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Government apprenticeships target ‘does not look possible’ after fall in uptake

An automotive apprentice at work

The continued decline in the uptake of apprenticeships has prompted business chiefs to suggest that the Government’s target of creating three million new apprenticeships by 2020 “does not look possible”.

The Department for Education revealed a 34% decline in the number of people taking up an apprenticeship, to 290,500, during the first nine months of 2017/18.

In February AM reported how DfE figures for the first quarter of the 2016/17 academic year showed 155,600 apprenticeship new starters, falling to 114,000 in the same period in 2017/18,

The DfE said at the time that the decline was “likely to be associated with the introduction of the apprenticeship levy in April 2017”.

Commenting on the latest published decline in apprenticeships Edwin Morgan, director of policy at the Institute of Directors, said: “We now have a full year’s worth of Apprenticeship Levy data, and the results do not make for pleasant reading. On this trajectory, it does not look possible for Government to meet its target of 3 million starts by 2020.

“From the beginning, businesses have raised valid concerns around the complexity and rigidity of the system.

“The Government recently announced it would allow greater scope for firms to pass Levy funds through their supply chain, and we hope that this is the beginning of further reforms that make the Levy work for both employers and apprentices.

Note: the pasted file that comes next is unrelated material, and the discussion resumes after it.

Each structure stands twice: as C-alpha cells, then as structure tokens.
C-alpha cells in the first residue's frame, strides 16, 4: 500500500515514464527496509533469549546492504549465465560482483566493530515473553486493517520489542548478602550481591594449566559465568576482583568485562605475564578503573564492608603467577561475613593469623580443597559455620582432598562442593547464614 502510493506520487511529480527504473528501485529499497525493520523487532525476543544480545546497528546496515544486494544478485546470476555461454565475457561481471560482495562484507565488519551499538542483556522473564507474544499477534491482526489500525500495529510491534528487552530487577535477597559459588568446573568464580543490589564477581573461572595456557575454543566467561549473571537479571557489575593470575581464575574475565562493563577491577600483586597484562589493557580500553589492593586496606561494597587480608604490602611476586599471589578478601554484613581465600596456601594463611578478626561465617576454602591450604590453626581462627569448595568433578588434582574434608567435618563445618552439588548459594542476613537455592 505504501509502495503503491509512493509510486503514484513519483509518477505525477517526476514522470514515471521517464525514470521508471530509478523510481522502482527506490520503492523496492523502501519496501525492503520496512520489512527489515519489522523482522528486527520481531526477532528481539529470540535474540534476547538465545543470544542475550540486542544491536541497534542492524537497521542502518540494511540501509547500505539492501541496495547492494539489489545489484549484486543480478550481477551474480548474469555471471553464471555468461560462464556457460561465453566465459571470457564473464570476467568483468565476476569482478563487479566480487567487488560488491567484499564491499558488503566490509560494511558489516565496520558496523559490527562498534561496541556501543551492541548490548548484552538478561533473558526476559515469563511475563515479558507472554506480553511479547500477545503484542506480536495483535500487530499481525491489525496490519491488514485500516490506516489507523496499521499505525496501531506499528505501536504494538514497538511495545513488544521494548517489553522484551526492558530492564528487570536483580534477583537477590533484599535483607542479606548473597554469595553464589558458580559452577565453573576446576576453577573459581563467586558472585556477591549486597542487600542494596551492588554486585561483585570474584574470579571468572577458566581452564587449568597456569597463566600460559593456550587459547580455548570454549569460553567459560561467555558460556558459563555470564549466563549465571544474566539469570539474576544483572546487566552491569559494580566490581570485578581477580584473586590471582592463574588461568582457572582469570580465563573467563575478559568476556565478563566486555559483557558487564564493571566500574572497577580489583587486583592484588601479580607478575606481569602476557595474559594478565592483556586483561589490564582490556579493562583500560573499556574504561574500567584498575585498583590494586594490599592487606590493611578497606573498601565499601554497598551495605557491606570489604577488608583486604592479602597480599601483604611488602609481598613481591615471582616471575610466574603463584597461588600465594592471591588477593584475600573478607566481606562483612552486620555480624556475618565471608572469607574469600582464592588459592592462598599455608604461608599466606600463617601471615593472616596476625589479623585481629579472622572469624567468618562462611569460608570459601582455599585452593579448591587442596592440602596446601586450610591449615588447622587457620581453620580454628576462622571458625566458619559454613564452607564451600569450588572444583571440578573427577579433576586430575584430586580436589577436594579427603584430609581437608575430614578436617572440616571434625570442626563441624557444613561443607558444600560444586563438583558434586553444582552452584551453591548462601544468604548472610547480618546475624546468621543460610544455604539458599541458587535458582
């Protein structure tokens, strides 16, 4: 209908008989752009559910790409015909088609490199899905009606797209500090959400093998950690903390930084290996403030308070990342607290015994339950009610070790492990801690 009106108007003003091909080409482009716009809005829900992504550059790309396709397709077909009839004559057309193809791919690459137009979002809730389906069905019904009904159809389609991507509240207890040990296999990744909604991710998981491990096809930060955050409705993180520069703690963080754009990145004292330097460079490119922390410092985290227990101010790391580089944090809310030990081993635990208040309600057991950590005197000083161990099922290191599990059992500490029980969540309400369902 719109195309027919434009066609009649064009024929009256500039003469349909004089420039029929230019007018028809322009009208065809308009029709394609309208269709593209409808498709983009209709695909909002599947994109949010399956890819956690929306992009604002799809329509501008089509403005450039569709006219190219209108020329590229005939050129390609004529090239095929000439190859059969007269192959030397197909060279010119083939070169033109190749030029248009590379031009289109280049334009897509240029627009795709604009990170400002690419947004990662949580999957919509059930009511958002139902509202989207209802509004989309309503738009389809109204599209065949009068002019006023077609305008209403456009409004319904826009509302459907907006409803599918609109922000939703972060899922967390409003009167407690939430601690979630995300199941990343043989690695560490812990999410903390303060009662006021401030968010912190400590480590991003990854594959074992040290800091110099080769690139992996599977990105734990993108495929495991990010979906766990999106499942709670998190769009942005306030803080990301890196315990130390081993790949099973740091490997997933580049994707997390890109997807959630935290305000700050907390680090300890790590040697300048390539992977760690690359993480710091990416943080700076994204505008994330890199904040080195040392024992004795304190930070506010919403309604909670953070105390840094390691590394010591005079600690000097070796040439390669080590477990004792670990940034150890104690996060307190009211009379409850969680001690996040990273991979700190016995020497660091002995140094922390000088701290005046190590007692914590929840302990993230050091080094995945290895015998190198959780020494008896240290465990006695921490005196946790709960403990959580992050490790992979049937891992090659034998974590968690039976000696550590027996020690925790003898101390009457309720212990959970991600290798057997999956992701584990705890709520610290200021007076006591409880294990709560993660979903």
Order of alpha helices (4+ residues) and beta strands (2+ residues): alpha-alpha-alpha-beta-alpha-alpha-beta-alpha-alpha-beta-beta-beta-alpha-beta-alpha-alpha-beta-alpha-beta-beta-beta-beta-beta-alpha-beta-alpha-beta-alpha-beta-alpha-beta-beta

“Improving skills is a leading concern for our members. It’s now time for Government to rethink the approach and work with businesses to turn the levy from a drag on apprenticeships into a system that delivers the right skills in the right places.”

Under the Government’s Apprenticeship Levy, any business with an annual payroll of more than £3m is required to pay 0.5% of its total wage bill – minus a £15,000 allowance – into a fund it can then draw on to fund approved training schemes.

Despite repeated calls from the motor retail industry for the scheme to be delayed, the Government introduced the levy in April 2017 in an attempt to meet a commitment to three million apprenticeships starting in England between 2015 and 2020.

Every one of the AM100 qualifies to pay the Levy by virtue of payrolls of above £3 million and a combined spend on staff of about £3.9 billion.

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